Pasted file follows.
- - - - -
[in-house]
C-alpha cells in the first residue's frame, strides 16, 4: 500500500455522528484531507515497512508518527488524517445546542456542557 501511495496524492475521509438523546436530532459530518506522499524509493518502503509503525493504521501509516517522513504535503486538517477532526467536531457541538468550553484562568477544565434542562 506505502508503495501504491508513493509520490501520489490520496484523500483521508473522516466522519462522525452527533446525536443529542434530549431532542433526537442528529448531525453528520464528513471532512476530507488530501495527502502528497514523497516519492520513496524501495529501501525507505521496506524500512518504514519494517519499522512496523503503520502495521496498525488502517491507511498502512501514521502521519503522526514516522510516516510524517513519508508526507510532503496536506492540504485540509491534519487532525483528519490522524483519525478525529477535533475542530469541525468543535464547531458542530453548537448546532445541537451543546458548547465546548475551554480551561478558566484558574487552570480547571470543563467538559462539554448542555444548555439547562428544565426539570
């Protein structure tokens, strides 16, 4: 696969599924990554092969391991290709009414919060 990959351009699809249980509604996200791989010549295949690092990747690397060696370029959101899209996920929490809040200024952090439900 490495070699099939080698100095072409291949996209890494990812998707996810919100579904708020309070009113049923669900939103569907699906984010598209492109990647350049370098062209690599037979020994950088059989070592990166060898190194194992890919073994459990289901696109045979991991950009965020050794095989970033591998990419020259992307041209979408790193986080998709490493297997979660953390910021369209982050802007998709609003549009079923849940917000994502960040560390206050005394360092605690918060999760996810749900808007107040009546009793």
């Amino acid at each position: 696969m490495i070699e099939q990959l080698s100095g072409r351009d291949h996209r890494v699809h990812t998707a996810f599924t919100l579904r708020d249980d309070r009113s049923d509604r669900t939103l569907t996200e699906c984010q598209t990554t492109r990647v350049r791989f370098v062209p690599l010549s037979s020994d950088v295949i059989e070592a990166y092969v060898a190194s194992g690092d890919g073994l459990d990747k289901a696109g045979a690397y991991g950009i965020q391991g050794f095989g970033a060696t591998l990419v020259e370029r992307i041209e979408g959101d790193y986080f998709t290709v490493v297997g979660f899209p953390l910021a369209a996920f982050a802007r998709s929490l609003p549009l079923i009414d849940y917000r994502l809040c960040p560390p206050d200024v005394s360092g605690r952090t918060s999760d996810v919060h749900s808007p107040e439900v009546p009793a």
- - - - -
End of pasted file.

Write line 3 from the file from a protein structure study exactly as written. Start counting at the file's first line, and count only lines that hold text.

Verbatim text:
């Protein structure tokens, strides 16, 4: 696969599924990554092969391991290709009414919060 990959351009699809249980509604996200791989010549295949690092990747690397060696370029959101899209996920929490809040200024952090439900 490495070699099939080698100095072409291949996209890494990812998707996810919100579904708020309070009113049923669900939103569907699906984010598209492109990647350049370098062209690599037979020994950088059989070592990166060898190194194992890919073994459990289901696109045979991991950009965020050794095989970033591998990419020259992307041209979408790193986080998709490493297997979660953390910021369209982050802007998709609003549009079923849940917000994502960040560390206050005394360092605690918060999760996810749900808007107040009546009793």